Bob Kraft has said many times that his model for building the Patriots as we know them was the San Francisco 49ers of the Bill Walsh-Joe Montana era. During that time, Montana was the unquestioned leader of that team. But in 1987, Walsh acquired Steve Young from Tampa Bay, and Young, who starred for BYU in college and had three great seasons with the Los Angeles Express in the USFL, would spend the next five seasons sitting on the bench backing up Montana.

Finally, in 1992, Young got to play in all 16 games. In 1994, Montana was shipped off to Kansas City, and Young had this team all to himself. End result: A record-setting six-touchdown performance against San Diego in Super Bowl XXIX, and a 49-26 win. Young stepped right in when Montana left, and only the Dallas dynasty prevented Young from winning more titles.

Now, is O'Connell the Patriot version of Steve Young?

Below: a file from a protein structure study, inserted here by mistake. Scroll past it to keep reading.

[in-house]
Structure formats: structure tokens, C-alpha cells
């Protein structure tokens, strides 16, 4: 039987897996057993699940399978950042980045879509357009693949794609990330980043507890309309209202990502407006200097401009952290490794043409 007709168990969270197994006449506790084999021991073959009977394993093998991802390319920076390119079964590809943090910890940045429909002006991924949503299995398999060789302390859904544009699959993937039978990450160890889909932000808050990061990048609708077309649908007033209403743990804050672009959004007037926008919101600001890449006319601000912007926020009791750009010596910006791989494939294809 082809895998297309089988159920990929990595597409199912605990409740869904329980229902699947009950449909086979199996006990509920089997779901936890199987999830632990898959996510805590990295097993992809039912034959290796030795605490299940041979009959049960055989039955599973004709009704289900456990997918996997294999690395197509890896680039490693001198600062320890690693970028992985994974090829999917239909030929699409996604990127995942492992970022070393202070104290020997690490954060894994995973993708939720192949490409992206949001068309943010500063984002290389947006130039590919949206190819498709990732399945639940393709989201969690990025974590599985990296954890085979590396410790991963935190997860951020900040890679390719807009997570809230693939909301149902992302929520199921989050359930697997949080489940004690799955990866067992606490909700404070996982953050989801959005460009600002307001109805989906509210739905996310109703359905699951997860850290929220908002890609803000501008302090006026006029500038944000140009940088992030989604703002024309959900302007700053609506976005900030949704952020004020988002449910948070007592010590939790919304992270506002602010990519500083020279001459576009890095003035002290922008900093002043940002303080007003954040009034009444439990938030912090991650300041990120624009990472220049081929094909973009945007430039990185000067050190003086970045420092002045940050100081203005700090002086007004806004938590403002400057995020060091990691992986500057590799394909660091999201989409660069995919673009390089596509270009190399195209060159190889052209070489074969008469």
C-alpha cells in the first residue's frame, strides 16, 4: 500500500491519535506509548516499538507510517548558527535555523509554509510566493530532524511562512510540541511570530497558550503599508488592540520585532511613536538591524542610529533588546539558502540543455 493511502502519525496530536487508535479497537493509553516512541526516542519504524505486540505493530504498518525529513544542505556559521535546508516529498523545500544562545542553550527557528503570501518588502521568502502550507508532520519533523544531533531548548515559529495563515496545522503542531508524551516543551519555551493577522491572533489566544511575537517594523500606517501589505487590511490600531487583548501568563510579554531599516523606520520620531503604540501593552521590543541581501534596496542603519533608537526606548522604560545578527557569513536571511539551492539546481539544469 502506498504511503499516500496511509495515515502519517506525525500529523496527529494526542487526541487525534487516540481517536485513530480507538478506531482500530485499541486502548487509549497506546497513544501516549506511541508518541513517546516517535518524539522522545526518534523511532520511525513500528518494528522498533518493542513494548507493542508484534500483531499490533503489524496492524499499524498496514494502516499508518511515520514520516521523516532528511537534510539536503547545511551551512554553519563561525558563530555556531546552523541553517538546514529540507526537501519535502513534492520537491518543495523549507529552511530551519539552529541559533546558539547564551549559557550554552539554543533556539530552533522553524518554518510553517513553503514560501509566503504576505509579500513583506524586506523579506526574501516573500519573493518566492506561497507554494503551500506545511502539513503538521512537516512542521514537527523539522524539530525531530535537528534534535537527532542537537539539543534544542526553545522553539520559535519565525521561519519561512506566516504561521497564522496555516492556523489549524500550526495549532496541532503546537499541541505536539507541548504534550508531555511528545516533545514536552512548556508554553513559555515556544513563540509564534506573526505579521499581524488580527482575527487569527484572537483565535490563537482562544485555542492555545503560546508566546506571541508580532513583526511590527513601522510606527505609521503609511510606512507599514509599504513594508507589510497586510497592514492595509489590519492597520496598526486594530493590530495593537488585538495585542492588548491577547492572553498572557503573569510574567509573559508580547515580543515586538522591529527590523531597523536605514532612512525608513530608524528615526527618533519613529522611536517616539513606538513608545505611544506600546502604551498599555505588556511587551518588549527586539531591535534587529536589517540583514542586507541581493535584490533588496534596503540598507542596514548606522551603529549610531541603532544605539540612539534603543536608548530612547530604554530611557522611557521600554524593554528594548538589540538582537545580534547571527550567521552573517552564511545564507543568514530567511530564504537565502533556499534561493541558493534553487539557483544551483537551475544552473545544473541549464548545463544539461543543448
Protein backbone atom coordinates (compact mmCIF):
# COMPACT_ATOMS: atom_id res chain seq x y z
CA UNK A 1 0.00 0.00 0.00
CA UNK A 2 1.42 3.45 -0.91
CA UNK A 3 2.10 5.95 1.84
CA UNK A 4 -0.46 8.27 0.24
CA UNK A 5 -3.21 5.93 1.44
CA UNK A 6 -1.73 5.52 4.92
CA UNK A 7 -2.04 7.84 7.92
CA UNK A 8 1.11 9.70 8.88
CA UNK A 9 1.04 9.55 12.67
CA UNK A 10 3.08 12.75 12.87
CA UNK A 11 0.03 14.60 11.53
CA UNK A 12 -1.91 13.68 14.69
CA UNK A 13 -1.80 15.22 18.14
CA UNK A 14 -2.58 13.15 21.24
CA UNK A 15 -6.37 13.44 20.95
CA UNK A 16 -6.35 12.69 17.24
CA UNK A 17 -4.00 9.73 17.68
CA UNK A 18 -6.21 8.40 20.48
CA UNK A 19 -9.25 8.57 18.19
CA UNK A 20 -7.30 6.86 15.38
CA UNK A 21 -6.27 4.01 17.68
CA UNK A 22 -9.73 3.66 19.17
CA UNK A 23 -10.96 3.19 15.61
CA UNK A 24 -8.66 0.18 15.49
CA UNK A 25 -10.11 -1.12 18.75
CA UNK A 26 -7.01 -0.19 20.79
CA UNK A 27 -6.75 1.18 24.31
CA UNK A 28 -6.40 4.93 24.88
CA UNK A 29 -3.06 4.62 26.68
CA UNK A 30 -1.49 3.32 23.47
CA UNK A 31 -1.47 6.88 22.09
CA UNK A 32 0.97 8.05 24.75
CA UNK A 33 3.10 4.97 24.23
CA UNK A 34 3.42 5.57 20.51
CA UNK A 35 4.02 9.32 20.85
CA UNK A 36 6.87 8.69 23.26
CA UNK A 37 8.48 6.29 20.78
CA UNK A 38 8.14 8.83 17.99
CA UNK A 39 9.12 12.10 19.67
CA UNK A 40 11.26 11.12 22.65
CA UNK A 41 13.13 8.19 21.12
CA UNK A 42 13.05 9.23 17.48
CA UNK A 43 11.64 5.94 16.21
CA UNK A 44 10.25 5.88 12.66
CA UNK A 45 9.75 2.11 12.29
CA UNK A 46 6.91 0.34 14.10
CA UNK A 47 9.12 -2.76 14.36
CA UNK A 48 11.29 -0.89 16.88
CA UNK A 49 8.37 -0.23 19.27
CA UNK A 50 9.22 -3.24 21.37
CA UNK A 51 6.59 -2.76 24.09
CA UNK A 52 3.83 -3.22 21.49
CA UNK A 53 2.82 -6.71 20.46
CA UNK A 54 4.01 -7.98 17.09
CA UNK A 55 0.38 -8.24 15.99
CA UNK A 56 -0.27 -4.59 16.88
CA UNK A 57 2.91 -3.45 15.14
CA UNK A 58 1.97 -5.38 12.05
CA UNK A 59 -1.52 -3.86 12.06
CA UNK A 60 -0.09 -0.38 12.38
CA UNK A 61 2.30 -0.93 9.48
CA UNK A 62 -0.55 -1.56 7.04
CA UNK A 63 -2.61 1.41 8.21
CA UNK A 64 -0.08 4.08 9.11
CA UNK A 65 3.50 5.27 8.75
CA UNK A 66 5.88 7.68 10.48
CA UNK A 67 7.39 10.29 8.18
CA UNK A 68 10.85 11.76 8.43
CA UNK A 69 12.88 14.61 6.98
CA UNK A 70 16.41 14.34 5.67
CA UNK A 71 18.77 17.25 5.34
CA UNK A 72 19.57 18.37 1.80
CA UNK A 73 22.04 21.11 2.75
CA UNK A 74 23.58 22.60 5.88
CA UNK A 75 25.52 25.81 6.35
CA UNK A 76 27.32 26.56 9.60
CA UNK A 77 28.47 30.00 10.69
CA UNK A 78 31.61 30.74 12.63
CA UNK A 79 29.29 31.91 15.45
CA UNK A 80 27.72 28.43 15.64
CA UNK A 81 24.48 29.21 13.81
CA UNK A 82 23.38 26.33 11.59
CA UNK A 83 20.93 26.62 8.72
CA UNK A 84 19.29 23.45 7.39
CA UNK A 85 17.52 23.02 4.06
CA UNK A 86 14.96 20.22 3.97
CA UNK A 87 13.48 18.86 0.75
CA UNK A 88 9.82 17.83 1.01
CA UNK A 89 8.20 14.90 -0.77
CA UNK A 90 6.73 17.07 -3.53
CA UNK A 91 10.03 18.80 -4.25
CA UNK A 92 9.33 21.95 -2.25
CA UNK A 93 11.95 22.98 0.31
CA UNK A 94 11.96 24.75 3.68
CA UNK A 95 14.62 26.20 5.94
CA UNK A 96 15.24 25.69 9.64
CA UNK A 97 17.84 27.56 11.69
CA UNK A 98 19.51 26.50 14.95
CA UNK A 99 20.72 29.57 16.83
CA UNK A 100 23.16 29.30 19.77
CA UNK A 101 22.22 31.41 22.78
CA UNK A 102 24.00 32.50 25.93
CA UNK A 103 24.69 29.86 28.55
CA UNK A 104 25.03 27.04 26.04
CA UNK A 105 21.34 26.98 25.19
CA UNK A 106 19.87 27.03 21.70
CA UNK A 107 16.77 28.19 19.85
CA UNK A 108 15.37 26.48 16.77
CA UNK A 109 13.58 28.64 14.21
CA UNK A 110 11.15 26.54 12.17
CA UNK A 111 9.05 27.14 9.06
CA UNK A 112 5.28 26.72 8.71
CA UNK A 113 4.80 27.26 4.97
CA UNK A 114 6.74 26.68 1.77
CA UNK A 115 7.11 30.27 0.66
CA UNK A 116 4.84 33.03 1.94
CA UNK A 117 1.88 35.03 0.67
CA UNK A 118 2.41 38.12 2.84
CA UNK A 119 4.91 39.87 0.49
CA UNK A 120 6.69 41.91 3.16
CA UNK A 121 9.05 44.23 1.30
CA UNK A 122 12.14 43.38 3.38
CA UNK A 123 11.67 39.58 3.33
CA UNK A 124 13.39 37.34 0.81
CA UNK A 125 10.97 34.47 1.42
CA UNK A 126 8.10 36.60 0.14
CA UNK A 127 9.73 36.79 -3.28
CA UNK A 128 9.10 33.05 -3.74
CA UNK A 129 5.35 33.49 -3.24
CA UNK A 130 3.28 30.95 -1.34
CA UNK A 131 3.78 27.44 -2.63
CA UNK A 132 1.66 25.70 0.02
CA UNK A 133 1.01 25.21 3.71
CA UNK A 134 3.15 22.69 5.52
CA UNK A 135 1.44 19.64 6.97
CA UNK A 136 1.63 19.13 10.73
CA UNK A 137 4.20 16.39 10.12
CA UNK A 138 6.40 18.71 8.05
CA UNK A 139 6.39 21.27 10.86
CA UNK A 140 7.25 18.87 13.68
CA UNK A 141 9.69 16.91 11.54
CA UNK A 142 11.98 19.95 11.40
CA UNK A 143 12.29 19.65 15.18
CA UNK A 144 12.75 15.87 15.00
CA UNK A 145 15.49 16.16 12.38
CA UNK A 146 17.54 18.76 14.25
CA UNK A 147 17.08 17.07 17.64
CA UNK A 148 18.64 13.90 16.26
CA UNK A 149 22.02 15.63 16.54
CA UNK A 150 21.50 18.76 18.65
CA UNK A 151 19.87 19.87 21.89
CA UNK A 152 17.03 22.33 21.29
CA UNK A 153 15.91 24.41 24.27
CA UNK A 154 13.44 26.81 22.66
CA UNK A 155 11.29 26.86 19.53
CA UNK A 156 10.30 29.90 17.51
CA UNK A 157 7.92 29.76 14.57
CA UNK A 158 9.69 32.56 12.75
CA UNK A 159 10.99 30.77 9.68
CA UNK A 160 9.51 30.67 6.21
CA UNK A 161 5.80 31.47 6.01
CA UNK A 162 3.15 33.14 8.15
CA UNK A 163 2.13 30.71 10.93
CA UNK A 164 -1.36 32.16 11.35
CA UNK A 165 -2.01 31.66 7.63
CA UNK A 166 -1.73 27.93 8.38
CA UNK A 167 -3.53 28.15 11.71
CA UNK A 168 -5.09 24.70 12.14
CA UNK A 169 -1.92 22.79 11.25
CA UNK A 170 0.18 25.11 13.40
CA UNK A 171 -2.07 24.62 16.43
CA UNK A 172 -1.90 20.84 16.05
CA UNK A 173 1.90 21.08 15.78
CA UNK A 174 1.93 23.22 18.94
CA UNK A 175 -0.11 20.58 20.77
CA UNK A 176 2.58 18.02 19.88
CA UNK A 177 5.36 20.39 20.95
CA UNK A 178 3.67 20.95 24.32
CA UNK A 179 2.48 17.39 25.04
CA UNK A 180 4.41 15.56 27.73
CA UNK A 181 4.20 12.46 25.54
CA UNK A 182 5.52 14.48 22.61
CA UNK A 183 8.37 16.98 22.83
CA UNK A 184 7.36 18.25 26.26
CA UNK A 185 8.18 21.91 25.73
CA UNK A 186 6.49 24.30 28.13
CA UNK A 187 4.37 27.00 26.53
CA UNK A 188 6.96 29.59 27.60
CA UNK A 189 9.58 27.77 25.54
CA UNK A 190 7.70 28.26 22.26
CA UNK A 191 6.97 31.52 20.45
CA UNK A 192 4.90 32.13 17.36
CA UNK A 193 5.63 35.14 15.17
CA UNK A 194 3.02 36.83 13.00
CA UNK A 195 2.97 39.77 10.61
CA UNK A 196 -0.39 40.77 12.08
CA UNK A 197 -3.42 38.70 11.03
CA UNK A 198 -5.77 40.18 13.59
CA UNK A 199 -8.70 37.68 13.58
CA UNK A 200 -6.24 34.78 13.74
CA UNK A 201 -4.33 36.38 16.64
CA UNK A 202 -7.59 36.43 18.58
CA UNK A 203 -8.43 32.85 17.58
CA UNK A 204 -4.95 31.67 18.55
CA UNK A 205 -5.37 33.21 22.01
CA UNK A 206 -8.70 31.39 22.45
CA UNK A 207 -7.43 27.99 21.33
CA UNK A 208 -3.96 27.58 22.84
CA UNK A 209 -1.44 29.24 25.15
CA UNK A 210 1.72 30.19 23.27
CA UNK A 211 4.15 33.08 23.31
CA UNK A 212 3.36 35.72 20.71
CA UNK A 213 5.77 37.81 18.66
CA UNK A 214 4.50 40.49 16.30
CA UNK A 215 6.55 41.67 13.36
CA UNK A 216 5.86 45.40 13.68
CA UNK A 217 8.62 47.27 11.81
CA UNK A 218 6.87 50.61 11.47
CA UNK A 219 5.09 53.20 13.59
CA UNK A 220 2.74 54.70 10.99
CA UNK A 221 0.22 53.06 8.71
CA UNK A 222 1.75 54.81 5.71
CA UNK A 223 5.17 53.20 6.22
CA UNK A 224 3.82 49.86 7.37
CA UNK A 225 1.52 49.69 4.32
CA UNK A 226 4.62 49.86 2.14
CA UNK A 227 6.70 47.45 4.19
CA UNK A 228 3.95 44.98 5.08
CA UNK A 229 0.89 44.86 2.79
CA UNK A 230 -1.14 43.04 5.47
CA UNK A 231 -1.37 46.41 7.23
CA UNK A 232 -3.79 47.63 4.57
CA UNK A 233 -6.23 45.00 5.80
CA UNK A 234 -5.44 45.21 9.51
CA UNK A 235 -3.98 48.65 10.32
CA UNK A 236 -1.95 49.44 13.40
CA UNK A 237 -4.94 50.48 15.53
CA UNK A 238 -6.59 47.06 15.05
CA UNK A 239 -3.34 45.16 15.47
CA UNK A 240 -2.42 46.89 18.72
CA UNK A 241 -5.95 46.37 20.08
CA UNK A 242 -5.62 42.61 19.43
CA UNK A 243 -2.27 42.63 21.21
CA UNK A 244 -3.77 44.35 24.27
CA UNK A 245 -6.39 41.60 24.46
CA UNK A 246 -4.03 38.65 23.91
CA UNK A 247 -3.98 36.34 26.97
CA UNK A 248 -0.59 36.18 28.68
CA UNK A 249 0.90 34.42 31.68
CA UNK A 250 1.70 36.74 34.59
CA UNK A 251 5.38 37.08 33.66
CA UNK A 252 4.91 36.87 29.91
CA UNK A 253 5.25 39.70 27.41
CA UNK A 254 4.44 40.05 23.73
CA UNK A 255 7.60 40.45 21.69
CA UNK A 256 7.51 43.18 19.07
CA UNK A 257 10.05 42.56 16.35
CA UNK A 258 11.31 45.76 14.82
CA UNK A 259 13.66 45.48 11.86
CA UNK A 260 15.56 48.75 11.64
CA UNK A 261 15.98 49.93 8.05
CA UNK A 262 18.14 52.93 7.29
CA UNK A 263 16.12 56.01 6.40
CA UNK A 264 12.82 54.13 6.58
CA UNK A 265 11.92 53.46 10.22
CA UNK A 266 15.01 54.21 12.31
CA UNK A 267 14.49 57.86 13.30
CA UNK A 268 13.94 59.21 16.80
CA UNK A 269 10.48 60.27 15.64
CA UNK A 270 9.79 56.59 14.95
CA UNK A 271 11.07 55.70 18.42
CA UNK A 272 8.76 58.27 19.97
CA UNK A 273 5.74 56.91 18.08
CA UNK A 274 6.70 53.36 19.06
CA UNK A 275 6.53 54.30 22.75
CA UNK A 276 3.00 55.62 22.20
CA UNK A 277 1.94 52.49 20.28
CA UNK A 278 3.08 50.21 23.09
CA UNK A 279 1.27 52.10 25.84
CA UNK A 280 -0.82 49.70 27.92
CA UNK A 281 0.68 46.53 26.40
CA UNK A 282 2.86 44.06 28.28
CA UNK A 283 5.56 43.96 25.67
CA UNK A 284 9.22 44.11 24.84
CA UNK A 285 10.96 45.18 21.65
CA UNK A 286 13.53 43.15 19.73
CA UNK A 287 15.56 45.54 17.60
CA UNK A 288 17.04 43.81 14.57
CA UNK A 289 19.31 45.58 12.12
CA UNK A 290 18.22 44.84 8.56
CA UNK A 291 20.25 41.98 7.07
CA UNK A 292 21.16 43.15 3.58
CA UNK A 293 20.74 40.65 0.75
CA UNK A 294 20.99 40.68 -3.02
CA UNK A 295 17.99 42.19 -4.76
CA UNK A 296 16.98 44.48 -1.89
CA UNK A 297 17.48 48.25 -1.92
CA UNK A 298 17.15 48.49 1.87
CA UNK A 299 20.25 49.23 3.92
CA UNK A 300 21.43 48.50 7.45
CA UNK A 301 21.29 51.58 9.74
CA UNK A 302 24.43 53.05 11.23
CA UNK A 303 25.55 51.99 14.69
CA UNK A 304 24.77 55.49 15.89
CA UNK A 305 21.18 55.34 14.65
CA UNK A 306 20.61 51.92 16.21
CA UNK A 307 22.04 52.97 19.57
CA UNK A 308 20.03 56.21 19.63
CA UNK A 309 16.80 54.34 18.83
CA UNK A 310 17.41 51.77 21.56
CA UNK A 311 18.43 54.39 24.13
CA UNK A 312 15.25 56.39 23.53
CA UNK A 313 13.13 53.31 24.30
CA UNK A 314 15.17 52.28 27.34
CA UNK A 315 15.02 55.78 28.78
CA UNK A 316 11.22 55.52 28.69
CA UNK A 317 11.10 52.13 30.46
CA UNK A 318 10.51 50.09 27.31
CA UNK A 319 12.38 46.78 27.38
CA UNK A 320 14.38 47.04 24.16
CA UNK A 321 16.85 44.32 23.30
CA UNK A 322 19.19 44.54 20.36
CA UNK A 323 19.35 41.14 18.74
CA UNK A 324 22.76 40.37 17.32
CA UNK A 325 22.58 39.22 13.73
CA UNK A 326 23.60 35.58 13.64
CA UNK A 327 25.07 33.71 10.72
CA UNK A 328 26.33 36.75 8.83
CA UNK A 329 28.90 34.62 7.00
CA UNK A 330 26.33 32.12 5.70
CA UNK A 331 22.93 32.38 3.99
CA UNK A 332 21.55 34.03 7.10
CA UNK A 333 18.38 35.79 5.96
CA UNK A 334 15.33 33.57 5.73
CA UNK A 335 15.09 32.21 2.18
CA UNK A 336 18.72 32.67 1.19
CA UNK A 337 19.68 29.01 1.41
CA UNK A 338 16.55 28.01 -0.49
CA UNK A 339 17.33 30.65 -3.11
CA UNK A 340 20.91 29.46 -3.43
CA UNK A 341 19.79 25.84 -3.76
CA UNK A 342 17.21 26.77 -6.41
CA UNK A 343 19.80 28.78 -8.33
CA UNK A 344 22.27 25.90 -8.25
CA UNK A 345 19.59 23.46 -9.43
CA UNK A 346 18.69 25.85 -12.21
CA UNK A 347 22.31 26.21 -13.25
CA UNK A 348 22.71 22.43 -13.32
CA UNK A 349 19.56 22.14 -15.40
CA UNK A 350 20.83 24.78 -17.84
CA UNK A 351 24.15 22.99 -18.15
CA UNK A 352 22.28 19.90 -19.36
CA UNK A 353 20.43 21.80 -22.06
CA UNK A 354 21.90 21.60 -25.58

This could be nothing more than just some token competition for Cassel. But if O'Connell really projects out as the replacement for Tom Brady, who turns 31 on August 3, the five-year apprenticeship could make sense if management believes Brady cannot play at his astounding levels once he turns 36. This is farsightedness at its finest, but it's nothing you can bet the farm on. But not one NFL expert predicted what Brady was capable of when he was selected in the sixth round by the Patriots in 2000. O'Connell was a third rounder. You draw your own conclusions, but this could very well be what Pioli and Belichick are thinking and therefore justifies taking a quarterback early.